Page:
He spent much of the past year in debilitating pain, but never let it show. The only thing he seemed to be concerned about was his family. He'd never complain about his own condition, but always ask to hear stories about his grandchildren.

"Before he died, he told me he wished he had spent more time with us," said his daughter, Star Aparicio Schmidt. "But I don't remember him not being there. I knew he worked three jobs, but he was always home for dinner. He was just always there for us. He was the best dad and the best grandfather."

Besides his wife and his daughter, Mr. Aparicio is survived by son, Manuel Aparicio IV, his sister, Mary Fontanills, and two grandchildren.

Marty Clear writes life stories of Tampa residents who have recently passed away. He can be reached at

Educator's ideas helped others 06/19/08 [Last modified: Monday, November 1, 2010 12:10pm]
Photo reprints | Article reprints

© 2017 Tampa Bay Times


Join the discussion: Click to view comments, add yours

  1. Bucs' Doug Martin relying on strength from drug rehab to power his return


    TAMPA — He would not talk about the drug he abused. He would not identify the rehab facility he entered in January or how long he was there.

    Tampa Bay Buccaneers running back Doug Martin participates in an "open OTA practice" at One Buc Place, the team's training facility, in Tampa, Fla., on Tuesday, May 23, 2017.
  2. NCAA: Former USF basketball assistant gave improper benefits


    TAMPA — Former USF men's basketball assistant coach Oliver Antigua provided impermissible benefits, including lodging at his home, for two prospective student-athletes while they received on-campus tutoring, according to findings reported to the school by the NCAA.

  3. Assault charge may not sway voters in Montana election (w/video)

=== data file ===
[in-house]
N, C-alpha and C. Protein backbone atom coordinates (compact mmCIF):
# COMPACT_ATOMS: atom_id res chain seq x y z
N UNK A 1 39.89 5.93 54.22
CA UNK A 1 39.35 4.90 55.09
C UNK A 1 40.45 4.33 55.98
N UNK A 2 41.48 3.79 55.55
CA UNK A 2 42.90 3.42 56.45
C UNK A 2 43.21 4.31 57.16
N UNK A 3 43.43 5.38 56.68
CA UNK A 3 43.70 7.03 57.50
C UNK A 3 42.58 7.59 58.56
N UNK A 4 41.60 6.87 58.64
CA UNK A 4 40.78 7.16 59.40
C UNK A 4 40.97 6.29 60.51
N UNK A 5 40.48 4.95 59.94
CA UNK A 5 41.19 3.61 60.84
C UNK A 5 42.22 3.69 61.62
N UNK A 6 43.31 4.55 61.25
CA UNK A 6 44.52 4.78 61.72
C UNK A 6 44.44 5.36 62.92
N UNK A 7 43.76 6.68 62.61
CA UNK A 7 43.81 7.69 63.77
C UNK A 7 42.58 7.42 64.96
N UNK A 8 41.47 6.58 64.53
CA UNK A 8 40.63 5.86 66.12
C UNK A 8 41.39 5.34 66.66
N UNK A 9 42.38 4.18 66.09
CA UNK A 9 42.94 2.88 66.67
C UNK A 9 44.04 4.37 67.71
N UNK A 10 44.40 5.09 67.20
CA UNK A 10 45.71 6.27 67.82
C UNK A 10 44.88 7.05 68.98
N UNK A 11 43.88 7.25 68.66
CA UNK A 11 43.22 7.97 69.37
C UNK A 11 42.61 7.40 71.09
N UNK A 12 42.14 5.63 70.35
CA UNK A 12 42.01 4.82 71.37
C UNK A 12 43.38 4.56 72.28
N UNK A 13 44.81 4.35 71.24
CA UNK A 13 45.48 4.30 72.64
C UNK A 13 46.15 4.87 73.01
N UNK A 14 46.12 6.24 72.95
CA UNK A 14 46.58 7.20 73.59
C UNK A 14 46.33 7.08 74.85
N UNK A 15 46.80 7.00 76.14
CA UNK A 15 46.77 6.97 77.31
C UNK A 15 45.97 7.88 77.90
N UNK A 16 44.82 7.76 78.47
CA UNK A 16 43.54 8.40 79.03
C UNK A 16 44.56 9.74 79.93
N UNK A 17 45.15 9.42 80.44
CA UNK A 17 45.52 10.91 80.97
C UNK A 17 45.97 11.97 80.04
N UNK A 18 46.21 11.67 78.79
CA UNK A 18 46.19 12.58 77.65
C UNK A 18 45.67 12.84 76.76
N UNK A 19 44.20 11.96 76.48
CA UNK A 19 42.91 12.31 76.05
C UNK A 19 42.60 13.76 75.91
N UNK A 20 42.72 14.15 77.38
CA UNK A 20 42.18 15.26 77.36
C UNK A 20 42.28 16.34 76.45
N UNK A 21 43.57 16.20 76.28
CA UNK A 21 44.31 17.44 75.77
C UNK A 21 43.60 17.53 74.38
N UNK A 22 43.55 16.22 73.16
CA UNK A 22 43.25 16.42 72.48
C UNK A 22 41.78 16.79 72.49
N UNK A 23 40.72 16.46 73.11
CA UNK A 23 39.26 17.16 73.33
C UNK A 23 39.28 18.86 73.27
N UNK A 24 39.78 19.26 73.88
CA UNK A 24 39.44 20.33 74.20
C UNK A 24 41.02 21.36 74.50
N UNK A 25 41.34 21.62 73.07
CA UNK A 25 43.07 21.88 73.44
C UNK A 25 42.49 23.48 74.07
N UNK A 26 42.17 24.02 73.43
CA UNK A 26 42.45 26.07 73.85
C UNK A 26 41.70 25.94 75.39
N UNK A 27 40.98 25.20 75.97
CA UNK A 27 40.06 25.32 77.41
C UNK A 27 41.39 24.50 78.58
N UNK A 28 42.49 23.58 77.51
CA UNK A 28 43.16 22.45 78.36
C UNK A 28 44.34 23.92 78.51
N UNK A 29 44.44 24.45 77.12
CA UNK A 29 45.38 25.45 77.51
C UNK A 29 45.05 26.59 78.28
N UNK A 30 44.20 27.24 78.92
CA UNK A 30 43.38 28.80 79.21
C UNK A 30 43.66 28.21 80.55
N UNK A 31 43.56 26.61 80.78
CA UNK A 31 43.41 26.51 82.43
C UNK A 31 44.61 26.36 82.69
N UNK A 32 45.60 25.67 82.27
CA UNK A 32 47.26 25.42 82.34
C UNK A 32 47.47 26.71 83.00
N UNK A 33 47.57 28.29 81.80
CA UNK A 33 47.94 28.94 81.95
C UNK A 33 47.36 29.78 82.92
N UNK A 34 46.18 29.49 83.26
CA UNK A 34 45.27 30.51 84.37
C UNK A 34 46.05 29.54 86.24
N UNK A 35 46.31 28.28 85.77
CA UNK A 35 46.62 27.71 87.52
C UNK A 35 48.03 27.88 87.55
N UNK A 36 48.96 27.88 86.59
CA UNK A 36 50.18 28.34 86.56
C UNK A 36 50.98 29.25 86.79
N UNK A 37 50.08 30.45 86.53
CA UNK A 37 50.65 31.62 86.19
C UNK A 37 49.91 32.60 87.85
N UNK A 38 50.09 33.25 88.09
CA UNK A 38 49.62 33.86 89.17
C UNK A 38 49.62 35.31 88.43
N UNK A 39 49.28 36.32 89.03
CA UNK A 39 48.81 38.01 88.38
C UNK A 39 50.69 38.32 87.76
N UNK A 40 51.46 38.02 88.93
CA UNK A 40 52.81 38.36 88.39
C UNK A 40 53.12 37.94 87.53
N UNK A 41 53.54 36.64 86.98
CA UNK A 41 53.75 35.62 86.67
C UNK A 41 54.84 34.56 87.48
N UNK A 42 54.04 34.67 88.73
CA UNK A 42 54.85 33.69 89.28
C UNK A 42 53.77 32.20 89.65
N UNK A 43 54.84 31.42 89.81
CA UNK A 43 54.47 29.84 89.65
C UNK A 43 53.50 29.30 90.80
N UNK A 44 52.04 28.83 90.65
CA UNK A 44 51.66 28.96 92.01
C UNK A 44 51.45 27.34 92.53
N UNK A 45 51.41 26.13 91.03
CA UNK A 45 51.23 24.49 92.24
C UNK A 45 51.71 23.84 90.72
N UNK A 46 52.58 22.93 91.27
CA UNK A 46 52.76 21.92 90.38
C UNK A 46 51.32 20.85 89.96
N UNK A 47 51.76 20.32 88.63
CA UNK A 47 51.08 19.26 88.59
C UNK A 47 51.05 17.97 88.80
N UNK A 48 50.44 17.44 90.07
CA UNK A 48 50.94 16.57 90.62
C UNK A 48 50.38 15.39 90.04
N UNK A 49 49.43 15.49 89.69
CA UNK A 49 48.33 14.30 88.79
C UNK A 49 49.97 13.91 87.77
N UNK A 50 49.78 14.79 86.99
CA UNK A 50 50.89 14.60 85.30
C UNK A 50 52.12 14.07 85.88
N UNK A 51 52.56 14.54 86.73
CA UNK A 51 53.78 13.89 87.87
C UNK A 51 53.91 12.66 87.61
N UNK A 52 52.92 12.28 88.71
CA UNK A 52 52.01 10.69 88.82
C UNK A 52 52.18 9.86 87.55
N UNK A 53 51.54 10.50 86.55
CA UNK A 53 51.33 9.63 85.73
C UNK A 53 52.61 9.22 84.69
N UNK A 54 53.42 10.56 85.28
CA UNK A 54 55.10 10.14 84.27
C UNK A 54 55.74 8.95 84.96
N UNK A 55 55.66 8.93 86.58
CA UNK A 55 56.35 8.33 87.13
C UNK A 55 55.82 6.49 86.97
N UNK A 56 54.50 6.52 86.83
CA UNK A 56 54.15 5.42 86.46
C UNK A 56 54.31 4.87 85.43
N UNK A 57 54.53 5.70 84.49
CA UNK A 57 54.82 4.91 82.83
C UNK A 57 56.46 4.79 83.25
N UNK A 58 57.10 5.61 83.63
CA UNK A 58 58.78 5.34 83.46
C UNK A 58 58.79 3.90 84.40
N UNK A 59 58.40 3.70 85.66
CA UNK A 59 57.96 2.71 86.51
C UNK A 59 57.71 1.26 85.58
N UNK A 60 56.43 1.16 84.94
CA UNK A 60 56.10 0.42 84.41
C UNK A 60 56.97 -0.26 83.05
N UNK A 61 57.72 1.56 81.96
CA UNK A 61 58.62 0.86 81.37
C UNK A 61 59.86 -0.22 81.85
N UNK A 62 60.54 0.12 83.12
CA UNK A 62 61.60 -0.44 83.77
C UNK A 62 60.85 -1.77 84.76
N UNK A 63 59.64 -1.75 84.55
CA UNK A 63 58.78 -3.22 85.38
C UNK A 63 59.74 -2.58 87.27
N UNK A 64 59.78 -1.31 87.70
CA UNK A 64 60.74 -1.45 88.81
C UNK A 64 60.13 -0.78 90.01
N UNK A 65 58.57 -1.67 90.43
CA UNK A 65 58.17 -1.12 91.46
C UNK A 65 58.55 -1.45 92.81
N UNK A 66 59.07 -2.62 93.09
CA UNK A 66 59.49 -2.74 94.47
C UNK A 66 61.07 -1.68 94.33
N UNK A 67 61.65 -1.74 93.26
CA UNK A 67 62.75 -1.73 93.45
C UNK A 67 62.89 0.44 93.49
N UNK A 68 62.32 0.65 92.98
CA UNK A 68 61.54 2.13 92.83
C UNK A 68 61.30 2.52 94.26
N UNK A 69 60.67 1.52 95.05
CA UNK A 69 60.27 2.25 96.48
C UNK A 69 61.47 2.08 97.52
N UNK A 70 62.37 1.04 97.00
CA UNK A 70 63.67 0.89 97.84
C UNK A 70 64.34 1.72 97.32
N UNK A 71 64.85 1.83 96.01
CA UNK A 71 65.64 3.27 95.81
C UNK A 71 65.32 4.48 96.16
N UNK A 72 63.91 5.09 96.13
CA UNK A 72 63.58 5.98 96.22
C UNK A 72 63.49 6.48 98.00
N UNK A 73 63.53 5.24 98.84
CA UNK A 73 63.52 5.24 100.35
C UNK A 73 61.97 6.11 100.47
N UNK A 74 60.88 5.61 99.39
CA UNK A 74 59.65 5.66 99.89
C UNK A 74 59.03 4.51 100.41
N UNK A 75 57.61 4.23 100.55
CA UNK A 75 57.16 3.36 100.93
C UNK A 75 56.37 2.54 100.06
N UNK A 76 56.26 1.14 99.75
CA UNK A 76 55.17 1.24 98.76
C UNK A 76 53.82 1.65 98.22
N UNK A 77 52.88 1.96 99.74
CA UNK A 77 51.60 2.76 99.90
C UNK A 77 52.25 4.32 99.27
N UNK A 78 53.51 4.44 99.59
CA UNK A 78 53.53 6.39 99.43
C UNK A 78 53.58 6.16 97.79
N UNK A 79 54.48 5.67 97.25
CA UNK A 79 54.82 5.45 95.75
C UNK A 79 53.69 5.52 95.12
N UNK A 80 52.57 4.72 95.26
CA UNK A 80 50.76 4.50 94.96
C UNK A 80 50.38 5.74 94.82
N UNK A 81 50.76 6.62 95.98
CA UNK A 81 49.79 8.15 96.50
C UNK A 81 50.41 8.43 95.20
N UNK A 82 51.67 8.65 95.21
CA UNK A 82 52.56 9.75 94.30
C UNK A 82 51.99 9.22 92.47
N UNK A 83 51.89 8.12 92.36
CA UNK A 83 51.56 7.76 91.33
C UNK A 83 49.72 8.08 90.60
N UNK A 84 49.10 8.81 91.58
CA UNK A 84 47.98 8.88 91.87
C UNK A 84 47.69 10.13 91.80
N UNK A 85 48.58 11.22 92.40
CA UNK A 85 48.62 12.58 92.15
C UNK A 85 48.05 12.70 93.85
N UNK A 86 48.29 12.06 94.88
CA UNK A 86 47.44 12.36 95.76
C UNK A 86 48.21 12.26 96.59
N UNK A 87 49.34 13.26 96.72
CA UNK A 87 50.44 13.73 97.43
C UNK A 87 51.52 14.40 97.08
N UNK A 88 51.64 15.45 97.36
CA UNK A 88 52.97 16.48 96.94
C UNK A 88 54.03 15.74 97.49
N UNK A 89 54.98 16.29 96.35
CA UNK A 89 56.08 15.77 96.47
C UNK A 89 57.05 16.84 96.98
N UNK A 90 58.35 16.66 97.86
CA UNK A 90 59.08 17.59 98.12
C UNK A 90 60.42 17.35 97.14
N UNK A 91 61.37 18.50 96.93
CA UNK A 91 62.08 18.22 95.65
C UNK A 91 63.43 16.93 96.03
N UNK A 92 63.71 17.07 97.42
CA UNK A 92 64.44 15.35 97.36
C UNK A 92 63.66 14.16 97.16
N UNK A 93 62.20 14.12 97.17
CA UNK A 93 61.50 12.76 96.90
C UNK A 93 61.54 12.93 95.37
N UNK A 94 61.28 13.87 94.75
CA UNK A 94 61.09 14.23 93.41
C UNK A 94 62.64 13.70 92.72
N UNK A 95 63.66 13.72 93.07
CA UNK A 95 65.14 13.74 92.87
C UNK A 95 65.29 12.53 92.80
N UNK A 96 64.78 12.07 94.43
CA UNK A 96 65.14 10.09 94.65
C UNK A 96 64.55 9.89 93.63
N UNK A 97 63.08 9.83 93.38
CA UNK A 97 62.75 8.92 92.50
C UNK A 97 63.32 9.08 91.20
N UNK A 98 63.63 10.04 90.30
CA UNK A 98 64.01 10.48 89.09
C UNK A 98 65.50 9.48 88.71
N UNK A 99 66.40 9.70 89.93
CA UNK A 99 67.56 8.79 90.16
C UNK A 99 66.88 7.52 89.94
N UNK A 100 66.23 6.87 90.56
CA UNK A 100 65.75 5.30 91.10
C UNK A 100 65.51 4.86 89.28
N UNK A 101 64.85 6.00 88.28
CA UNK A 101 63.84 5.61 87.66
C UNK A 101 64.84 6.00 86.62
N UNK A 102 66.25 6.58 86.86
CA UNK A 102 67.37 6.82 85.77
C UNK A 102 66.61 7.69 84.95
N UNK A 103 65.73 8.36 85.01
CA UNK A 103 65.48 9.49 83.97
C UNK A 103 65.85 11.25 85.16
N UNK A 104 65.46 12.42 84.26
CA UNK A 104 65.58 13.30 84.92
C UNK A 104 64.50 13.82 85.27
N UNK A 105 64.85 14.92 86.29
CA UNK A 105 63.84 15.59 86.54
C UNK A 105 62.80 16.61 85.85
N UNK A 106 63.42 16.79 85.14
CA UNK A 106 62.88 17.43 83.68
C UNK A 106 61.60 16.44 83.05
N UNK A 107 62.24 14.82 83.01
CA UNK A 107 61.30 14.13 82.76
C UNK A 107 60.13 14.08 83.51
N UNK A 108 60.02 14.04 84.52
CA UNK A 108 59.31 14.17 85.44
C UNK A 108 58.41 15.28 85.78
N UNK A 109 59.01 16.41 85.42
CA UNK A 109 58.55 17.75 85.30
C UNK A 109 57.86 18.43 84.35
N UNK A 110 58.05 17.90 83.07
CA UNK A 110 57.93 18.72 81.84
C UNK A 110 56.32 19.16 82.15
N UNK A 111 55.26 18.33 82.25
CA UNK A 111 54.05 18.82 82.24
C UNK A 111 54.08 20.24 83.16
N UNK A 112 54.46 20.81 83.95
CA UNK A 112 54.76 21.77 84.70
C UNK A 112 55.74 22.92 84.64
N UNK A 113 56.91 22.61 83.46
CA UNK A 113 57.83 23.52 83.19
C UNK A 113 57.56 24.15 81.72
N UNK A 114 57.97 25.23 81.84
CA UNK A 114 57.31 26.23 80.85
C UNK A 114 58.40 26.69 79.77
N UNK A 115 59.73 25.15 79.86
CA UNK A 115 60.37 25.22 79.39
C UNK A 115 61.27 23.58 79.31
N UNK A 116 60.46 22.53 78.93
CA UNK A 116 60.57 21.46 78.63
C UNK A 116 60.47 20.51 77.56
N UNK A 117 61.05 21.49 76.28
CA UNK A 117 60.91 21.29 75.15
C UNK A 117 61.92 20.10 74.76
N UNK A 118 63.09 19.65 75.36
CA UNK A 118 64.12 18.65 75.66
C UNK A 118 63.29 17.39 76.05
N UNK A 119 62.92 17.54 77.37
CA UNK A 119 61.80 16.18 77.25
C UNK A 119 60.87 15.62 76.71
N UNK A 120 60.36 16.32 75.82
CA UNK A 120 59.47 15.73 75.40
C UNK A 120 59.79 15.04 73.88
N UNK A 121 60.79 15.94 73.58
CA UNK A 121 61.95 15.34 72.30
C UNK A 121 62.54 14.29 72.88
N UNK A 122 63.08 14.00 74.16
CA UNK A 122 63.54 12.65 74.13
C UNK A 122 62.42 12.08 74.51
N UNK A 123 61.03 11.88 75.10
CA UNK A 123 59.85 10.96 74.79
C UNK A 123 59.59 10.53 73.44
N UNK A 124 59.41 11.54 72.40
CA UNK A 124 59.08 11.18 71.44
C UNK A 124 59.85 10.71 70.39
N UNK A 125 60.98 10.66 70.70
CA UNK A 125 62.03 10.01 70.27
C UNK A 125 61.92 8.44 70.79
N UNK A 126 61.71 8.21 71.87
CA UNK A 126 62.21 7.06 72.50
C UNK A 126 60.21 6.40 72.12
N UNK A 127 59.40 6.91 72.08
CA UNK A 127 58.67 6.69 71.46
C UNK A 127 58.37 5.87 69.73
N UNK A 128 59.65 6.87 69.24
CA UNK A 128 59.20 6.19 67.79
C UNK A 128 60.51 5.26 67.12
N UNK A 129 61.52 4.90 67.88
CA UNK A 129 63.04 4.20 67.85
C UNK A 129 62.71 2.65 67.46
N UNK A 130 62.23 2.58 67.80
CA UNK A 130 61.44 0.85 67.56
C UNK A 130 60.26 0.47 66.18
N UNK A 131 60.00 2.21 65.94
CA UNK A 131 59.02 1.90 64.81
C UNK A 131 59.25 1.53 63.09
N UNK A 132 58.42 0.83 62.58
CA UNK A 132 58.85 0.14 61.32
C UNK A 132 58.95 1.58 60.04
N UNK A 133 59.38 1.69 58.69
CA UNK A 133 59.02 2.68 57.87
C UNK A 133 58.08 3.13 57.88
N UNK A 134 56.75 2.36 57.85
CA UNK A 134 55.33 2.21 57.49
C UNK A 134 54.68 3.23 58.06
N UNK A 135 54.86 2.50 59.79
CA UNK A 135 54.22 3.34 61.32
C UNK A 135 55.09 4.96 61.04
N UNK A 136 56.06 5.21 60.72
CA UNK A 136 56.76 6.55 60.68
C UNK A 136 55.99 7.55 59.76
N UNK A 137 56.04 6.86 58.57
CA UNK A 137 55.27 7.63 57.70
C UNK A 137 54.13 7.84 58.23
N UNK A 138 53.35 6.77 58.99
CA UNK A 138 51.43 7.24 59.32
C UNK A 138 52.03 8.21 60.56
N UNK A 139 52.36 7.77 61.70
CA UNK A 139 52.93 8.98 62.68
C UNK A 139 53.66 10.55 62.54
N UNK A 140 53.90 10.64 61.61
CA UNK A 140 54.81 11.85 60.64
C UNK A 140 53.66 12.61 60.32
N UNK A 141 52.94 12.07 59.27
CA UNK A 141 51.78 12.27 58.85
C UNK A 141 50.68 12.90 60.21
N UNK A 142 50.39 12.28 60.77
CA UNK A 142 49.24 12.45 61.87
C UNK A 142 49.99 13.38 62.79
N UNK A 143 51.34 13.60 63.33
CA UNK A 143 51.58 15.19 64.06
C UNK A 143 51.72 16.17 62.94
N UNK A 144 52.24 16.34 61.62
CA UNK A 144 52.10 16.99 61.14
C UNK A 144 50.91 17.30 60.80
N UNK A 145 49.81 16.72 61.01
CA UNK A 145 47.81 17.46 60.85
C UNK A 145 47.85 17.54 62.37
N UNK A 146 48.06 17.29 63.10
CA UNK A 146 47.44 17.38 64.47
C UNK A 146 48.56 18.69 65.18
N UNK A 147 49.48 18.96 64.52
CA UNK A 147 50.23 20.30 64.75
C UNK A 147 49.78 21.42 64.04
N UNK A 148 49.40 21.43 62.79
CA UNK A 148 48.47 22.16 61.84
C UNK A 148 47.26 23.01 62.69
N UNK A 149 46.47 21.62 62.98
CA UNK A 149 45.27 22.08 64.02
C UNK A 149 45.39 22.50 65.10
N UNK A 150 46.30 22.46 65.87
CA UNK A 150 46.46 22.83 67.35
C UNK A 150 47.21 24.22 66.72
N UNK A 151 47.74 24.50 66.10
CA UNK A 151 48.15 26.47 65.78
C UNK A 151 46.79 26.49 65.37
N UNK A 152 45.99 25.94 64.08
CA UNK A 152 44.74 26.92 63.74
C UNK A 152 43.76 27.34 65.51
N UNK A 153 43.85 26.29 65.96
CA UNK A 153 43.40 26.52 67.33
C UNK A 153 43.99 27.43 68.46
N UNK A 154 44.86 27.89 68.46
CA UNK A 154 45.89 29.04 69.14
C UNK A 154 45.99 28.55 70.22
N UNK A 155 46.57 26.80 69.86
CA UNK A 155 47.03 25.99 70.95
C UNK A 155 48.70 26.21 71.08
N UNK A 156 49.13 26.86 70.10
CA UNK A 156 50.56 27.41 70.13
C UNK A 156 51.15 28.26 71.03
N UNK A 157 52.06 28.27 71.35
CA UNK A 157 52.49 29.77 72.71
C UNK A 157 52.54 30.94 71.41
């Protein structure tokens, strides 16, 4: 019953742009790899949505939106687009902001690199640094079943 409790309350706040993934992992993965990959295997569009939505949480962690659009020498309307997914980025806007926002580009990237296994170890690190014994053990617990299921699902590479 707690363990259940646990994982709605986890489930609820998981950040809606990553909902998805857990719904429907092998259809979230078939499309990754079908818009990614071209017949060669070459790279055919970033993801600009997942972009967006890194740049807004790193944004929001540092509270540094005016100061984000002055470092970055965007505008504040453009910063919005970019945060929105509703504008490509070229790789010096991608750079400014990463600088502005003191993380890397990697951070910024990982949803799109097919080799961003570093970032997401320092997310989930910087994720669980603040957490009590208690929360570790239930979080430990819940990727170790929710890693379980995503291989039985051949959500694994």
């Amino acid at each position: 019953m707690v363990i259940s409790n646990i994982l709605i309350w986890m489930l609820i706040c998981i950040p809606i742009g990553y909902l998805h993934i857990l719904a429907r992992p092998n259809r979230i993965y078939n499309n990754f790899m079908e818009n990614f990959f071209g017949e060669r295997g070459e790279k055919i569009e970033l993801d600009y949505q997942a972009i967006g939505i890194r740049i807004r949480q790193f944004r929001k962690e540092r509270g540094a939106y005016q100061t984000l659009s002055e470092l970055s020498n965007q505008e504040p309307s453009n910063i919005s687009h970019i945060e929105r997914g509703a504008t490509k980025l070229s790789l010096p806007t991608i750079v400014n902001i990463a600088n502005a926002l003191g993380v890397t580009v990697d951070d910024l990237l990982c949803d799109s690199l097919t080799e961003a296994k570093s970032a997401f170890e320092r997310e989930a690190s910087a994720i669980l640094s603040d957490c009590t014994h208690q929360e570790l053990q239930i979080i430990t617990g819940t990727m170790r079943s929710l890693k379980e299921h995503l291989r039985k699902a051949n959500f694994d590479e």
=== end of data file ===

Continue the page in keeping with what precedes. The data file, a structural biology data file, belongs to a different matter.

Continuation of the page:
BOZEMAN, Mont. — Republican multimillionaire Greg Gianforte won Montana's only U.S. House seat on Thursday despite being charged a day earlier with assault after witnesses said he grabbed a reporter by the neck and threw him to the ground.

    People fill out ballots for the special election to fill Montana's only U.S. House seat at the Montana Pavilion at MetraPark on Thursday in Billings, Mont. [Associated Press]
  4. Quiet college dropout turned bomber: Who was Salman Abedi?


    LONDON — He was quiet and withdrawn, a college dropout who liked soccer — and, some say, showed alarming signs of being radicalized years before he walked into a pop concert at Britain's Manchester Arena and detonated a powerful bomb, killing himself and 22 others.

    Salman Abedi was identified by British authorities as the man behind Monday’s attack.
  5. Soldiers launch attacks in besieged Philippine city


    MARAWI, Philippines — Backed by tanks and rocket-firing helicopters, Philippine troops launched "precision attacks" Thursday to clear extremists linked to the Islamic State group from a city that has been under siege since a raid that failed to capture one of Asia's most-wanted militants.

    Soldiers fire at enemy positions Thursday while trying to clear the city of Marawi, Philippines, of armed militants.